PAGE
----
While some investors focus on the monetary value of Bitcoin and other cryptocurrencies, futurists, industrial leaders, and business people are looking beyond the ability of blockchain-based tokens to be used as a unit of exchange. Those leaders may be interested in Bitcoin as a disruptive currency, but it is the disruptive nature of the blockchain itself that has their attention.
Blockchain technology and the wider concept of distributed ledgers are the things which underpin not only Bitcoin but most other popular cryptocurrencies like Ethereum and Litecoin. It is a blockchain that provides the security, the anonymity, and the integrity of those cryptocurrency transactions – and it is a blockchain that could ultimately change the face of business and government in the 21st century.
There are some industries that the blockchain is almost sure to change. These industries are the most susceptible to the disruptive power of blockchain technology, but they are by no means the only industries that could be impacted. Here are some of the ways in which the blockchain concept is likely to change the world going forward.
Banking and Finance
It is easy to see why blockchain would have a disruptive impact on banking and finance. After all, blockchain-based cryptocurrencies like Bitcoin are already changing the way consumers buy products and the way individuals and companies invest.
By providing consumers with a new way to pay for goods and services, the blockchain concept could ultimately make the traditional banking system irrelevant, or at least remove some of its current power. This change will not happen overnight, but there is a reason to think that it will occur.
Blockchain is also likely to disrupt payment systems that work across borders, including giants like Western Union. These cross-border payment systems currently have a virtual stranglehold on these types of transactions, and as a result, they can charge high fees for their services.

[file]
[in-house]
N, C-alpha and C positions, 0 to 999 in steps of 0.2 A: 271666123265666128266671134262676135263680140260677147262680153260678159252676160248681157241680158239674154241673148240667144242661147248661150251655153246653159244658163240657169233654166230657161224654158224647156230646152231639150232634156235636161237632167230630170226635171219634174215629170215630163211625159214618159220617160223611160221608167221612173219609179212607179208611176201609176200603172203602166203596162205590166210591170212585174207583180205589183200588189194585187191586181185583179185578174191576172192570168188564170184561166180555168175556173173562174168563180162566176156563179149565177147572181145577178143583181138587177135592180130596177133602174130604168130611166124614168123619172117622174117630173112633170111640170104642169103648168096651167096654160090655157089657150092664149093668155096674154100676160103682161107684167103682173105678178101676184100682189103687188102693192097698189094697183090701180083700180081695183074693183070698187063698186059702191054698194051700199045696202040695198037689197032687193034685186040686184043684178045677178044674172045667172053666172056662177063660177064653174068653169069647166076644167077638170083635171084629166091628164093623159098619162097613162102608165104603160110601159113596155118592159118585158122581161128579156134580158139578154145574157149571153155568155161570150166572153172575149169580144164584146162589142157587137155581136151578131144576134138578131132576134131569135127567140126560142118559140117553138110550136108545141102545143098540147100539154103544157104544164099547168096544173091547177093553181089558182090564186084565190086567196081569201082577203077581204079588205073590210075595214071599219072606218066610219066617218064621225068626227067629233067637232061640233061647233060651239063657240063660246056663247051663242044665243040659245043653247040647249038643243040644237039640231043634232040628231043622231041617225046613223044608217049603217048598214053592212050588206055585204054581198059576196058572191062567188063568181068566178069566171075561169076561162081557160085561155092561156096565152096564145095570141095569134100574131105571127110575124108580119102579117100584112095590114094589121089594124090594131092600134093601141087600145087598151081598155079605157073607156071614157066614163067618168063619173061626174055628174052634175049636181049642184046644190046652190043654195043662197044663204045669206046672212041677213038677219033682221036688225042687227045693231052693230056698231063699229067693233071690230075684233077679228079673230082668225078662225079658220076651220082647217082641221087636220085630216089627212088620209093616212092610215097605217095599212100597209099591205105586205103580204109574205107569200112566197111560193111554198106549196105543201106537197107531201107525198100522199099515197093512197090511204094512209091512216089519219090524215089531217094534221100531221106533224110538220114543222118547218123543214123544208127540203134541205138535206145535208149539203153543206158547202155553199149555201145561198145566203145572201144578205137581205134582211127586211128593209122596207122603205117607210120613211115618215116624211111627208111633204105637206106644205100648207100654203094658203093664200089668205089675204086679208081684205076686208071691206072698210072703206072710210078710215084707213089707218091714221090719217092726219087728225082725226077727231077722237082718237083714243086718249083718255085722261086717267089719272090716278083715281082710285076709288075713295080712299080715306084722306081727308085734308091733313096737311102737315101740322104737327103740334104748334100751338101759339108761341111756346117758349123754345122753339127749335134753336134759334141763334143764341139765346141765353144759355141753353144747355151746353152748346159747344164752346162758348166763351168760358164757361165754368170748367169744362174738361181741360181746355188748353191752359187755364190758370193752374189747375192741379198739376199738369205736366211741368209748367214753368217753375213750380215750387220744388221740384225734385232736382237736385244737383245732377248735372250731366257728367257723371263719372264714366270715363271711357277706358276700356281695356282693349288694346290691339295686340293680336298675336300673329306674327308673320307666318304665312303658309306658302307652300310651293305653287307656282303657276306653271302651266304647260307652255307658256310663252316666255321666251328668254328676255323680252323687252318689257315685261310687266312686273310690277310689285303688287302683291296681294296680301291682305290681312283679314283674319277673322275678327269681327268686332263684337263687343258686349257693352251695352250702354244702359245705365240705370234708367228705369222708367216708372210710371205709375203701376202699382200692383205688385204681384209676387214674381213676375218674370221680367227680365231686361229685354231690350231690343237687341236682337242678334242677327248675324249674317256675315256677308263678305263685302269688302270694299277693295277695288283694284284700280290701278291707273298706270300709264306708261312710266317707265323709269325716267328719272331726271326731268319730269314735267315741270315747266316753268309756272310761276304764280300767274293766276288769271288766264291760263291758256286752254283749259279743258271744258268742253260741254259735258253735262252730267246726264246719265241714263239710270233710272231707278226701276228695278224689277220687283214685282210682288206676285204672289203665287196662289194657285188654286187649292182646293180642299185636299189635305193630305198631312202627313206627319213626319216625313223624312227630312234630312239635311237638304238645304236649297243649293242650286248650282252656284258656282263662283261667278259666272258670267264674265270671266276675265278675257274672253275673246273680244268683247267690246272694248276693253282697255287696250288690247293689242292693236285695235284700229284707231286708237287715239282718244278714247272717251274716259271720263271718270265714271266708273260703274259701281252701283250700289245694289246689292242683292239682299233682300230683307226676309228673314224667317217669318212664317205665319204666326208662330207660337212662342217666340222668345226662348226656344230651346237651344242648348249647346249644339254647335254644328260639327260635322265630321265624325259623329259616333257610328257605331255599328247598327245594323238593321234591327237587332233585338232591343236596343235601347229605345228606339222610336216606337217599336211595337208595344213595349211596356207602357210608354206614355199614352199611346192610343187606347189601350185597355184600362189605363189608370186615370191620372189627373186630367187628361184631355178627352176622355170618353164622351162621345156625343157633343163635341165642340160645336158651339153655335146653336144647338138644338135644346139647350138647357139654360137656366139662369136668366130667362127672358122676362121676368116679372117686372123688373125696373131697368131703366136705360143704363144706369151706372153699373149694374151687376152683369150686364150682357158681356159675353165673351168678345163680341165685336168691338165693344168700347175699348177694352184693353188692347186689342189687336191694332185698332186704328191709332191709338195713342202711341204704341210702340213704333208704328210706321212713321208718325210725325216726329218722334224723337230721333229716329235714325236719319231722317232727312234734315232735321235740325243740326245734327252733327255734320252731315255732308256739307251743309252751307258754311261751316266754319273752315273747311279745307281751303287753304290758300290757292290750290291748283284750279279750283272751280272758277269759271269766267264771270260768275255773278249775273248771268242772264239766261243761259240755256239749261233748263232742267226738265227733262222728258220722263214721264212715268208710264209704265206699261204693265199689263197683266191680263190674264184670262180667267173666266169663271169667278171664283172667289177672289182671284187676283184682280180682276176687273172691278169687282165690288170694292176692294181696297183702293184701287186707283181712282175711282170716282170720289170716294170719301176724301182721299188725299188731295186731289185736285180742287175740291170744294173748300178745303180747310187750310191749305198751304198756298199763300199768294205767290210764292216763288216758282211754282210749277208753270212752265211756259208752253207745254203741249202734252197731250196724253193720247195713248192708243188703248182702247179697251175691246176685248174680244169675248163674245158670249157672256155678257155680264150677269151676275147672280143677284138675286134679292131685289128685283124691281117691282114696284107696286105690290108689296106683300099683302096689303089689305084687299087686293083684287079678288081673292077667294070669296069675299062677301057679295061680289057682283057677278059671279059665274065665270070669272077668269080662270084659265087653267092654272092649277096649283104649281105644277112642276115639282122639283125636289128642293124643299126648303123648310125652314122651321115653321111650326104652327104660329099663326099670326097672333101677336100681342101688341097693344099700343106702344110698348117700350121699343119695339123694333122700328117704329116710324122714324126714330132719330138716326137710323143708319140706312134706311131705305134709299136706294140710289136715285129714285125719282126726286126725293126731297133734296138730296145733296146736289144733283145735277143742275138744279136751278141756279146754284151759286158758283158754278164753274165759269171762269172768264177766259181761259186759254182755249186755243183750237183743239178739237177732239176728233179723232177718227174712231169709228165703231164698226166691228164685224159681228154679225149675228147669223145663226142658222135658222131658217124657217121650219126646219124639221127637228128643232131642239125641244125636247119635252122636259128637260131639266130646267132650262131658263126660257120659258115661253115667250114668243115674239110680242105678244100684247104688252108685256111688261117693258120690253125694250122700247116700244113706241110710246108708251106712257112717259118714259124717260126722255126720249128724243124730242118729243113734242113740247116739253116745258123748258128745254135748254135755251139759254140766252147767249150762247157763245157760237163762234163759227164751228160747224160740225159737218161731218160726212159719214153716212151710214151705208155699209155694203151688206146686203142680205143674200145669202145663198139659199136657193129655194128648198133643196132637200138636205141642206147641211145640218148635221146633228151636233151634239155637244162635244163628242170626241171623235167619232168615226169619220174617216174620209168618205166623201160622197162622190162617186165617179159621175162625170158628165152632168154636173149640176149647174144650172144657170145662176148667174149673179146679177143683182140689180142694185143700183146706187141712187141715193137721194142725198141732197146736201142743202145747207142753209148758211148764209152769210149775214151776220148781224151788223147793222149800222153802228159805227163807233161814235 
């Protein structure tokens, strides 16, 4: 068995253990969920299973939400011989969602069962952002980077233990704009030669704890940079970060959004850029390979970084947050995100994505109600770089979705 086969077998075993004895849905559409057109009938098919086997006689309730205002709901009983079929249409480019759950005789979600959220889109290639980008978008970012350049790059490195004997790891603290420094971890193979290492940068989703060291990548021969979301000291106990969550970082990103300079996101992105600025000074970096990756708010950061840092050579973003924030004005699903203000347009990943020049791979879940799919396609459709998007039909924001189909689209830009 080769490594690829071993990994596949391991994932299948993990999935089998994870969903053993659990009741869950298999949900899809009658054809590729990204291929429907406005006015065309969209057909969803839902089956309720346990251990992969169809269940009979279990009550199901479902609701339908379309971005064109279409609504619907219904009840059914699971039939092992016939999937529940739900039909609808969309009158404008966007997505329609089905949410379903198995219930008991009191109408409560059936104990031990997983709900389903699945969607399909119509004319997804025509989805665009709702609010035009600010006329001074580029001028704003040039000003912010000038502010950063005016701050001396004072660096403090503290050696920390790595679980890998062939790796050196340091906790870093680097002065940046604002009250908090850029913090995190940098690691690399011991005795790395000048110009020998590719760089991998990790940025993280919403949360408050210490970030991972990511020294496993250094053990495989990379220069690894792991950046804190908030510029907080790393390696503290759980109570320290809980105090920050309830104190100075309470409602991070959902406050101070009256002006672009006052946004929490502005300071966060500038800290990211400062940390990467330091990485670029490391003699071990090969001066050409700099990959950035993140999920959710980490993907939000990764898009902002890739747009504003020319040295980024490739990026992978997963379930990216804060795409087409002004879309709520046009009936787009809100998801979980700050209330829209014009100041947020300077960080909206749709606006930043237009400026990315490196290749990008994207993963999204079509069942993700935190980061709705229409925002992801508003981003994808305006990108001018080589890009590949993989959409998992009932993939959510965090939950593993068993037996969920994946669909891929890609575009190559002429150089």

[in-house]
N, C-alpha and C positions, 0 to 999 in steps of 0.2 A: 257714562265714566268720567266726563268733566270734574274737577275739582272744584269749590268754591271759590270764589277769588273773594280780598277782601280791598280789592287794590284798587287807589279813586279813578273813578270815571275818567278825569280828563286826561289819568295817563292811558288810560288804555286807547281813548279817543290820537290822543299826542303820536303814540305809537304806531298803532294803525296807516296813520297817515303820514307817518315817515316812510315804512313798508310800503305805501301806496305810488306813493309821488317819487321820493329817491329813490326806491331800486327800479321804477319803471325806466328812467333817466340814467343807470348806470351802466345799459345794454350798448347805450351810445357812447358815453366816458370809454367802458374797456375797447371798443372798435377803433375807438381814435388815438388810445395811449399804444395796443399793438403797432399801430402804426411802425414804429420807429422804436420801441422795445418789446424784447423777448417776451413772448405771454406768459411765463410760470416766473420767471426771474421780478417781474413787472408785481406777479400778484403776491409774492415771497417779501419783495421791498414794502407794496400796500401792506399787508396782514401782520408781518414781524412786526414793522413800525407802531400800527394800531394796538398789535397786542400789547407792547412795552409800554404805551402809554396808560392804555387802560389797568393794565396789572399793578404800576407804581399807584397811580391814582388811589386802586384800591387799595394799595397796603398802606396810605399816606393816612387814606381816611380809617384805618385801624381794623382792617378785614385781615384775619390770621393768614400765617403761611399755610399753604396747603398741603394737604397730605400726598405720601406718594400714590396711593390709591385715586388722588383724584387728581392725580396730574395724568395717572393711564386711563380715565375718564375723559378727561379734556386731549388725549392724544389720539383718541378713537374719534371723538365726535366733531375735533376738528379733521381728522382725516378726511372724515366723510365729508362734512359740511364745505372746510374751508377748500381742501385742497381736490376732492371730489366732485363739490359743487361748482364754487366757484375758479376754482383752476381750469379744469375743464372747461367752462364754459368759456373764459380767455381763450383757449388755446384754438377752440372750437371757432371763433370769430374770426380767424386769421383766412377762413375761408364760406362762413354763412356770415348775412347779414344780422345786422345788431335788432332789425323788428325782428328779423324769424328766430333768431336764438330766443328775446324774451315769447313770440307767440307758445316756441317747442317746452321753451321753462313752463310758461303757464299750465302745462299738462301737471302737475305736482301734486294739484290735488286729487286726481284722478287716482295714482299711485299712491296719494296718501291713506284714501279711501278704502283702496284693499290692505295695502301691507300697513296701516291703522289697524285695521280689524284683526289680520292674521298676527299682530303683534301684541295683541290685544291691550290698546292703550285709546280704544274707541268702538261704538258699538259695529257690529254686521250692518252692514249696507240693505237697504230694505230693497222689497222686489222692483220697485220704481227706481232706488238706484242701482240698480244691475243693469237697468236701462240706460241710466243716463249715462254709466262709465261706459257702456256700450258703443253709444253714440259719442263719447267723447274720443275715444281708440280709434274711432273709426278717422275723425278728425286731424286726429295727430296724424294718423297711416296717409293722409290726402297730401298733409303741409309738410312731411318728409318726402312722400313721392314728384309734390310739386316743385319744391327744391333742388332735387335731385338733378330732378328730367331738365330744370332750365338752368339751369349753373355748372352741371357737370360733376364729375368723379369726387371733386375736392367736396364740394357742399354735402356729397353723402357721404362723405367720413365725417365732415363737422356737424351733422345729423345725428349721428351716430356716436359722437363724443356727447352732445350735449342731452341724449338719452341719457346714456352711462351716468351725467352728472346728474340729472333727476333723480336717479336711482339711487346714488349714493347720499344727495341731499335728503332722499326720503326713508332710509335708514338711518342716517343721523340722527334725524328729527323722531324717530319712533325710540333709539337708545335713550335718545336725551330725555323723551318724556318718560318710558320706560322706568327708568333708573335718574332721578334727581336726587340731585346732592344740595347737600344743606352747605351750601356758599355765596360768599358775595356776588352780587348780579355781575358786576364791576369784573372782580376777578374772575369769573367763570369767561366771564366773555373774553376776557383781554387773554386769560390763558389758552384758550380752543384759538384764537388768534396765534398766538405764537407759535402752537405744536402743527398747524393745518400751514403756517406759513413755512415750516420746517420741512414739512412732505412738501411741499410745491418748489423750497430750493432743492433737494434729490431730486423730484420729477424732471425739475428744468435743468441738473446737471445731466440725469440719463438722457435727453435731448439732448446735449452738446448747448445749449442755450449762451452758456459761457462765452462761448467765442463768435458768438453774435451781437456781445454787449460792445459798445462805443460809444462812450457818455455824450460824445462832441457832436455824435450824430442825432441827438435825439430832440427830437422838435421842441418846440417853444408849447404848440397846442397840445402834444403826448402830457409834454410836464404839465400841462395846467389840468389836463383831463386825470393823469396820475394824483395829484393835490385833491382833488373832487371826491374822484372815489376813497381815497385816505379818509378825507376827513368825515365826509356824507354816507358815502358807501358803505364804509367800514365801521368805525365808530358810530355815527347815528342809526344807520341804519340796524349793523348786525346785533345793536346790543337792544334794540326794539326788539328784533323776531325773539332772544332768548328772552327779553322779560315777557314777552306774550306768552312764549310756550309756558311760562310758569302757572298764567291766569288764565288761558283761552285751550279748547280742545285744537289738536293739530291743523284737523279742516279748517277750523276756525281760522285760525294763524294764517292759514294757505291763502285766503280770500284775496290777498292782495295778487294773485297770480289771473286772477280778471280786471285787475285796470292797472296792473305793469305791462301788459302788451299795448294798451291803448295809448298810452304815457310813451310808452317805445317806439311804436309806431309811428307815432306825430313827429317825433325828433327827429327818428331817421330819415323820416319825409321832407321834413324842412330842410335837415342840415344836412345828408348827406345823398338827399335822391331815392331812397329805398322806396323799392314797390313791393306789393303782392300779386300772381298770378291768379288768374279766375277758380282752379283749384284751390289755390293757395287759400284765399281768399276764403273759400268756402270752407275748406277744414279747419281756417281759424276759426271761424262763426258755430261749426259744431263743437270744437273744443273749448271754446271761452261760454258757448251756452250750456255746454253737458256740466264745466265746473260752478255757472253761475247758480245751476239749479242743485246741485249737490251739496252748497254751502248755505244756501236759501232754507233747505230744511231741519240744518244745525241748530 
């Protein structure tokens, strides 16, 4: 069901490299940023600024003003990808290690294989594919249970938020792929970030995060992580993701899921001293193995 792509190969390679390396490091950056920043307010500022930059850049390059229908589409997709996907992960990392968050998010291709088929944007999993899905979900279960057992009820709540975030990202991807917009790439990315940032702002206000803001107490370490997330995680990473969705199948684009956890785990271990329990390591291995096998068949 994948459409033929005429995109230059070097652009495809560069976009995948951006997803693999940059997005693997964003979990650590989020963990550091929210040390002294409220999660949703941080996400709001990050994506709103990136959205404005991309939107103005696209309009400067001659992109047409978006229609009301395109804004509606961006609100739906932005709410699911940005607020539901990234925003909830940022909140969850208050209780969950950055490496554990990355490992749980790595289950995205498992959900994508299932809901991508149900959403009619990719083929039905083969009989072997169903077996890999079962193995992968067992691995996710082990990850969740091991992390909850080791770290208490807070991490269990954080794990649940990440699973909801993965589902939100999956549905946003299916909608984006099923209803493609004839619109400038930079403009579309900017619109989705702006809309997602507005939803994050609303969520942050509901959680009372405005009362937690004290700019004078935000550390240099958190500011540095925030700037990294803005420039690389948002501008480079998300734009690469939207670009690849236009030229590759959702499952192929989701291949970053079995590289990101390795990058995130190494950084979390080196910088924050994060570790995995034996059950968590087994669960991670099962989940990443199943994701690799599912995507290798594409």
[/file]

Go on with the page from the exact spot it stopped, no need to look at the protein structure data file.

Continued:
Blockchain-based transactions are already loosening that stranglehold and eating into the market share of firms like Western Union. Since Bitcoin can be converted to virtually any currency, residents of countries around the world can send money back and forth without high fees and hassle. Just as importantly, users can remain private and free from censorship, further disrupting the old-school financial industry.
Driving International Remittance with Ripple
Ripple is one of blockchains’ biggest success stories and a great example of how blockchain is being implemented in the real world. A real-time gross settlement system, Ripple is working with a number of major banking providers to provide fast and cheap international and cross border payments.
Created by Ripple Labs in 2012, Ripple’s open-source blockchain layer allows enterprise users to represent and transact virtually any unit of exchange on the blockchain, from frequent flyer miles to commodities, and allows these assets to be shared easily.
Ripple’s native currency, XRP, is used for fees within the wider Ripple ecosystem. At the time of writing, XRP is the third-largest cryptocurrency by market capitalization, with a huge US$13 billion valuation.
The technology Ripple is developing represents one of the best chances at low-cost international remittance for a whole host of industries, vastly increasing the potential for worldwide trade by making transactions of virtually any asset cheaper, faster, and safer.
The cybersecurity industry is vitally important to the future of business around the world. Significant hacking events like the one that happened at Equifax have reinforced the importance of robust cybersecurity – and the fact that current security methods are wholly inadequate.
Blockchain could have wide-reaching effects across many aspects of cybersecurity, including storage, securing internet of things (IoT) devices, improving the domain name system (DNS), and making messaging channels encrypted and secure.
For example, DNS hacks are commonplace on the web, where malicious parties seek to bring down a website or re-route its users to a copycat website designed to phish information from unsuspecting victims.